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Here's a play that again shows the timing needs work. Dobson lines up on the left side in man coverage with Dawan Landry, a safety who shows blitz but drops into a man coverage on Dobson Landry and follows in trail position on Dobson as he crosses the field, with Dobson clearly open in front of safety Jaiquawn Jarrett, which you can see by the second picture. But Brady throws behind Dobson. Is it catchable? Yes. Is it a good throw? No. That's the timing. If Brady puts that ball in front of Dobson, he has a chance to turn it up for a huge play. It ended up being a third-down incompletion and the Patriots had to punt.

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Here's the throw that led to Brady screaming at Dobson. It comes on a third-and-5 from the New York 12. Dobson (red circle) lines up in the slot inside of Julian Edelman (white circle). Dobson runs a corner route, while Edelman runs a cross. The Jets are in a zone, which seems to confuse Dobson. He runs his route right into the zone defender, rather than sit down in the open area at the in the end zone, which is where Brady throws the football. You can see by the second and third pictures that Brady could have waited and hit Edelman in the middle of the field. He was wide open for what could have been a touchdown.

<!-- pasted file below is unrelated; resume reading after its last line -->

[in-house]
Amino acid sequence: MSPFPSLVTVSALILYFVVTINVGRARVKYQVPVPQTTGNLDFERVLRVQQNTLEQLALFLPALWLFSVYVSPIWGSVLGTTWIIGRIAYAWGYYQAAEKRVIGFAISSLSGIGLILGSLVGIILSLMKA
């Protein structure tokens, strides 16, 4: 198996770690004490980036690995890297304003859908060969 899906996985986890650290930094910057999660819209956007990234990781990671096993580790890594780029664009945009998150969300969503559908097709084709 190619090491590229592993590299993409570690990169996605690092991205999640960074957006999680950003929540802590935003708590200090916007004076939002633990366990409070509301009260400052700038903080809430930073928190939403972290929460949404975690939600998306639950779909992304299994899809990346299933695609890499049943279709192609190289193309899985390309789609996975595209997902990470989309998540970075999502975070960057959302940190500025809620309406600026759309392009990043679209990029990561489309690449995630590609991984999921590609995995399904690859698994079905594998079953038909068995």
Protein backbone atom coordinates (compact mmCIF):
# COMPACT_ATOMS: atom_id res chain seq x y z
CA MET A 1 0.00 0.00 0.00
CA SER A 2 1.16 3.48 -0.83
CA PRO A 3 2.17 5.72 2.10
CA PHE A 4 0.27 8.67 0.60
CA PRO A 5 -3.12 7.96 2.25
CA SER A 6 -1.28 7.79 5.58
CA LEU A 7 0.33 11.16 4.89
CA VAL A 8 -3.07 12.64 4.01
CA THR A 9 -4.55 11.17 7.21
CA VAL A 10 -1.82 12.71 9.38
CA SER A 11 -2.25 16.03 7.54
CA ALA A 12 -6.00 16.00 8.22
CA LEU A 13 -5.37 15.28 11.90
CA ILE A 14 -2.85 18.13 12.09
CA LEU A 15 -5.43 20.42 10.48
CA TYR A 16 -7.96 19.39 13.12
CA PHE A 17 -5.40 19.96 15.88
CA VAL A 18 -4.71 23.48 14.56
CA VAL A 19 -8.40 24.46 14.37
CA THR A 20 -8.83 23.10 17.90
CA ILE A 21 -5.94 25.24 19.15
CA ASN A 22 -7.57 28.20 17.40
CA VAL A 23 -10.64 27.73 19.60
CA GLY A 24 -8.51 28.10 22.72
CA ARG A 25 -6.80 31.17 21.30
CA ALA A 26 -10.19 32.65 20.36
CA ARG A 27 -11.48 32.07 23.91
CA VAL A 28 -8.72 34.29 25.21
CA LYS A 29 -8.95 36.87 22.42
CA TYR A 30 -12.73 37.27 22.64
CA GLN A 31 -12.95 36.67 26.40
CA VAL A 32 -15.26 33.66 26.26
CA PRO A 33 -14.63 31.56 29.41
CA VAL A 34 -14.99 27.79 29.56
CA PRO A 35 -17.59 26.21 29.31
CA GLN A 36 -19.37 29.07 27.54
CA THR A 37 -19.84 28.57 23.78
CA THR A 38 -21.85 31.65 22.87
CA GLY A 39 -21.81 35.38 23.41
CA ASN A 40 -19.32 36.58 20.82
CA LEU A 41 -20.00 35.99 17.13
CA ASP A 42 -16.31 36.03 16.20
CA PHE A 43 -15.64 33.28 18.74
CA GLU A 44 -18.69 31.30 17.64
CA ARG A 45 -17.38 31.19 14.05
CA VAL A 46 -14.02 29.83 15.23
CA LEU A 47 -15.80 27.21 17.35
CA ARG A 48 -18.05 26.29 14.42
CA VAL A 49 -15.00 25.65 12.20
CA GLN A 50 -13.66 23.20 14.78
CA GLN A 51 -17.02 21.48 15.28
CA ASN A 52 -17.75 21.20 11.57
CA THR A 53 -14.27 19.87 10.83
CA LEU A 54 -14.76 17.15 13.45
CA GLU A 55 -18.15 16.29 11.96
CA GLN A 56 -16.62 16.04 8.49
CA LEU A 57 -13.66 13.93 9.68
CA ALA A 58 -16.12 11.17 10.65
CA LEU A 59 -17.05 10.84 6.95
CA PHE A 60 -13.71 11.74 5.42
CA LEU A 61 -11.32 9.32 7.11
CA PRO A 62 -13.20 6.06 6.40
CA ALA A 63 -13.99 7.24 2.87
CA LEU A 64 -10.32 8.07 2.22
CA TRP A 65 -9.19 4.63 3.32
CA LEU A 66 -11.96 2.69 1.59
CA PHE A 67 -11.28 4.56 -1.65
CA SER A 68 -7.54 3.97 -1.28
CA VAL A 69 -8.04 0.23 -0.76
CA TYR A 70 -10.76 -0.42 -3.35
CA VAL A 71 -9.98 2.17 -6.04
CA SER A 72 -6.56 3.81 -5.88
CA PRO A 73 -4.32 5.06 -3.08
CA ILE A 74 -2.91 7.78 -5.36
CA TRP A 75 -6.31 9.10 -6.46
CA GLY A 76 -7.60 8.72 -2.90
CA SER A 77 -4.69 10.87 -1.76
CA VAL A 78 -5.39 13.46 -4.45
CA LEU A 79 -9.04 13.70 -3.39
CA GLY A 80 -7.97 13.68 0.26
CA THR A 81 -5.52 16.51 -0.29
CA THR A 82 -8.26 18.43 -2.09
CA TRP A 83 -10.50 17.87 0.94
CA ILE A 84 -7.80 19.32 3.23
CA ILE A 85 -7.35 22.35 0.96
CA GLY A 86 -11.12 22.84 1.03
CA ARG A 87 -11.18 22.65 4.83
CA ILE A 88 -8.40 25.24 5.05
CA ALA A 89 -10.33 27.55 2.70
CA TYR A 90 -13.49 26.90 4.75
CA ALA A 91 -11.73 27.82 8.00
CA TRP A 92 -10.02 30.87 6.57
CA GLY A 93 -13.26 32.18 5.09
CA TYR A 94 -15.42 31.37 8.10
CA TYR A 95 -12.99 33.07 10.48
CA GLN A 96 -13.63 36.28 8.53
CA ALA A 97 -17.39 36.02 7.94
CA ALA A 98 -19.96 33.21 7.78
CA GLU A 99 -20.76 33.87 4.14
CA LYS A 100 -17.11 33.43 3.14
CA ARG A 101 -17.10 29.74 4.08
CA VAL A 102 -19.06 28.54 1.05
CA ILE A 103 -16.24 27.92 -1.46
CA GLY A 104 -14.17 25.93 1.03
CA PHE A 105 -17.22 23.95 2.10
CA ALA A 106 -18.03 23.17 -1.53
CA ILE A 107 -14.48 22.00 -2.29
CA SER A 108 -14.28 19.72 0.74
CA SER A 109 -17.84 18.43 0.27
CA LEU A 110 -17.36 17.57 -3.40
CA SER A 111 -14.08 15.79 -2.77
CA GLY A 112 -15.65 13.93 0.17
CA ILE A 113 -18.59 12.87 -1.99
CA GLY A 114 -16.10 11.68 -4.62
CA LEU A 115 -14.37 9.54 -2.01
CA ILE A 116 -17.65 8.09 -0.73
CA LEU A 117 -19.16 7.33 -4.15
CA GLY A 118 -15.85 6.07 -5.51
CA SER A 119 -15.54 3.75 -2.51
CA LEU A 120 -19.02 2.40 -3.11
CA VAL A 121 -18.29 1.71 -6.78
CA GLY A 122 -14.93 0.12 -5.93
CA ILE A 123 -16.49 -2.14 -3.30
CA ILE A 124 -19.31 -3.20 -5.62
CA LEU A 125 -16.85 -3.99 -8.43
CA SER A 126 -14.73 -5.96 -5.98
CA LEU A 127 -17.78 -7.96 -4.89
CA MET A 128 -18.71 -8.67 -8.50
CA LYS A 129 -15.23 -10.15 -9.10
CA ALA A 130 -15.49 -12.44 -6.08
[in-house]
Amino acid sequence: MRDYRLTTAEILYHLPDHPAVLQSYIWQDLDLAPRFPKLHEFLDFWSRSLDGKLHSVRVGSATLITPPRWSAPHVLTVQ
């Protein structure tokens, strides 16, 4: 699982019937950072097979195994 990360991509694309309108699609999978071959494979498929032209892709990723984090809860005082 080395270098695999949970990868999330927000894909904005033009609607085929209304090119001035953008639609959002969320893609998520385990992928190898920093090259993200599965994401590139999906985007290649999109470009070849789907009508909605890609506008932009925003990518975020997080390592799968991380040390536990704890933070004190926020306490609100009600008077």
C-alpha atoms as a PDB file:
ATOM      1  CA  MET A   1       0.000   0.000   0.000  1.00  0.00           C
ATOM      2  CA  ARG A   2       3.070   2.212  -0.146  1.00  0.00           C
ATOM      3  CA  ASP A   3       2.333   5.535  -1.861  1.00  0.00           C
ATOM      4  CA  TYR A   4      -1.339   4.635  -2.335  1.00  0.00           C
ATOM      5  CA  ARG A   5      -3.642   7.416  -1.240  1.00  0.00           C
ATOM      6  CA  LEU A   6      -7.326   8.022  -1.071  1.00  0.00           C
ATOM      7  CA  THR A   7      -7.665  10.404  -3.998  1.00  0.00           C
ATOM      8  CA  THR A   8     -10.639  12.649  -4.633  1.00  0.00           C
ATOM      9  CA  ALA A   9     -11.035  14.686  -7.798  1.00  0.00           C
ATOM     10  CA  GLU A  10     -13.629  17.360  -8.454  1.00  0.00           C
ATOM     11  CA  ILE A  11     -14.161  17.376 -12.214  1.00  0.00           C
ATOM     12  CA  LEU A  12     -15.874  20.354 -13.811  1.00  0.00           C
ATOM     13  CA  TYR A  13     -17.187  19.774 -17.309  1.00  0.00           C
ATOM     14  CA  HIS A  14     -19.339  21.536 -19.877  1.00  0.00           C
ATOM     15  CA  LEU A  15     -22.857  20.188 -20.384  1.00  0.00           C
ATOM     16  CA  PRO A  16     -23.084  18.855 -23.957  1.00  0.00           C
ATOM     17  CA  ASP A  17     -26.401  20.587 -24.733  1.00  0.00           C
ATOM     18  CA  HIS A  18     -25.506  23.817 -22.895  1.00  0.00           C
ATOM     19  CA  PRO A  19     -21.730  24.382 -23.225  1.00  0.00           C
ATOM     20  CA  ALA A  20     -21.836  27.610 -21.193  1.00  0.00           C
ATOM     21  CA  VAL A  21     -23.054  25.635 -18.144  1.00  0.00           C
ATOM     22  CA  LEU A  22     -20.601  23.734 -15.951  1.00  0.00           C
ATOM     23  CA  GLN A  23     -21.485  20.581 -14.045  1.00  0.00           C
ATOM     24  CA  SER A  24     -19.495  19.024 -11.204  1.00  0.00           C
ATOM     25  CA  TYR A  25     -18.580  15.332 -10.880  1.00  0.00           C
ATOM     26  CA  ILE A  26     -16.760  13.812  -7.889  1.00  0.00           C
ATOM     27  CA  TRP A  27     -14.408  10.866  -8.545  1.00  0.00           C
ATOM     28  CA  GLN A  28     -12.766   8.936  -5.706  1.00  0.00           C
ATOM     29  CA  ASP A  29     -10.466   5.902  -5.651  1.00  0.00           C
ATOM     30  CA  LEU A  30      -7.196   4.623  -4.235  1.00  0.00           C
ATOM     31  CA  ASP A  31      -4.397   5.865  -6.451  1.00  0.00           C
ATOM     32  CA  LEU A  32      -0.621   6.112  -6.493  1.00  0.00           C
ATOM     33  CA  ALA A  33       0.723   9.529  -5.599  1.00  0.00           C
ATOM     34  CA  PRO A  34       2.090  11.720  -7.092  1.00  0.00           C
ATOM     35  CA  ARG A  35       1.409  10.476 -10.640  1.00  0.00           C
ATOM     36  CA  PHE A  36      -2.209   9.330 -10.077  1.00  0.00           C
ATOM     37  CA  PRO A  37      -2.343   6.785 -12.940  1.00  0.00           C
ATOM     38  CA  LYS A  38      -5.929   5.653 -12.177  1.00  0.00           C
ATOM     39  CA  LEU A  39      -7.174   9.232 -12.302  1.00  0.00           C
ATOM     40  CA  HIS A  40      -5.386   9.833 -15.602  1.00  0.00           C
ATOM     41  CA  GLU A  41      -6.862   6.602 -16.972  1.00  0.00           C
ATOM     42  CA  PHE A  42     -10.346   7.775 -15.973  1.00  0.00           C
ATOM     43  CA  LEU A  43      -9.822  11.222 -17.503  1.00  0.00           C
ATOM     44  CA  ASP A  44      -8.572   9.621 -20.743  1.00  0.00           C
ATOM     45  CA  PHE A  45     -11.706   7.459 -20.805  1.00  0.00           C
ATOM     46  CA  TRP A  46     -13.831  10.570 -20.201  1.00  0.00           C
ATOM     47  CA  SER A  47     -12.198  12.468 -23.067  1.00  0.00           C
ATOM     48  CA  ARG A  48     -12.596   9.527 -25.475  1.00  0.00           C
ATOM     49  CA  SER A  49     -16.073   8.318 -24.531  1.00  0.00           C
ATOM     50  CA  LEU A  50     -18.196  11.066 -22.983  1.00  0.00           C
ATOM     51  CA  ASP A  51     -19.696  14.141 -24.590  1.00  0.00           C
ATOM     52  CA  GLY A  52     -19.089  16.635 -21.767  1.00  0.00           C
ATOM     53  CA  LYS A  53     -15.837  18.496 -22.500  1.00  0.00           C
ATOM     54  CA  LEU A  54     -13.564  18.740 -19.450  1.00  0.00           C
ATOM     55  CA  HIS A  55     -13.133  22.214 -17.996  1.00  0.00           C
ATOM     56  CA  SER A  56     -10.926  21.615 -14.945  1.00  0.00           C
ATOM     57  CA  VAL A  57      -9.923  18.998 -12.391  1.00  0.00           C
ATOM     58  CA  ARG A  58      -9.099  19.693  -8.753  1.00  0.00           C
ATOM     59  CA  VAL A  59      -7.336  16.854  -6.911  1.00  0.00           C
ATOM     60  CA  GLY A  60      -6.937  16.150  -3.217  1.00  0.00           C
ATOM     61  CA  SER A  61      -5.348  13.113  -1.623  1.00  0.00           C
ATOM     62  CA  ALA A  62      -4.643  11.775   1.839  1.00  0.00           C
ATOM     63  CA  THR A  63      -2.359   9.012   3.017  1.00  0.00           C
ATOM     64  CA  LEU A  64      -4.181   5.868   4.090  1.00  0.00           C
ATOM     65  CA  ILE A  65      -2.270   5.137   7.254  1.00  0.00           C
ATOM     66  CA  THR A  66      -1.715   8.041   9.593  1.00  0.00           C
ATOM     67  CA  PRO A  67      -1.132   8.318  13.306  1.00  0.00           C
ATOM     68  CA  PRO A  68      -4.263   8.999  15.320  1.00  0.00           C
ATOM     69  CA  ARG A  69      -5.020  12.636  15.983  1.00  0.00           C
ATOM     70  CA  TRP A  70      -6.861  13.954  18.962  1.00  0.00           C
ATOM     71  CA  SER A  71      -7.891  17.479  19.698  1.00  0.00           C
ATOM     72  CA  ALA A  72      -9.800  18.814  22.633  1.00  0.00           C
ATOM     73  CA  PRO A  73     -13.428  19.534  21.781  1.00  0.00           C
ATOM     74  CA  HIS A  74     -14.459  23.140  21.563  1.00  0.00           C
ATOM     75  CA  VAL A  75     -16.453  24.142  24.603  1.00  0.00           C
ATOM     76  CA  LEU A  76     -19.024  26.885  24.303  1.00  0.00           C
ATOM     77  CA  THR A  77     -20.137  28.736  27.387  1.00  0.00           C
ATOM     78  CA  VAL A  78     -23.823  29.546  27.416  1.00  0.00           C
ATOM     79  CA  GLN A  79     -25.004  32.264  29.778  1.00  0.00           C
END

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So, as you can see, the potential for big plays and touchdowns are there for the New England offense. There can't be panic. The young receivers have talent. The timing will come.

Six weeks from now, we will look back at that Jets game and think how wrong many were to think the New England pass offense had too many issues and couldn't overcome them. They will be more than OK, especially when Gronkowski returns.

Other things seen on tape

 The Panthers complained about the pass-interference call on linebacker Luke Kuechly that helped set up Buffalo's winning score last week in the final seconds. The reality is that it was interference since Kuechly hooked Stevie Johnson. Two plays later, EJ Manuel hit Johnson for the game-winning score from 2 yards out.

But the real problem for the Panthers on that final drive was the strategy they used. They rushed four and played a soft zone. I know they were banged up in the secondary, but come on. That allowed Manuel to drive the ball down the field without throwing a completion longer than 14 yards.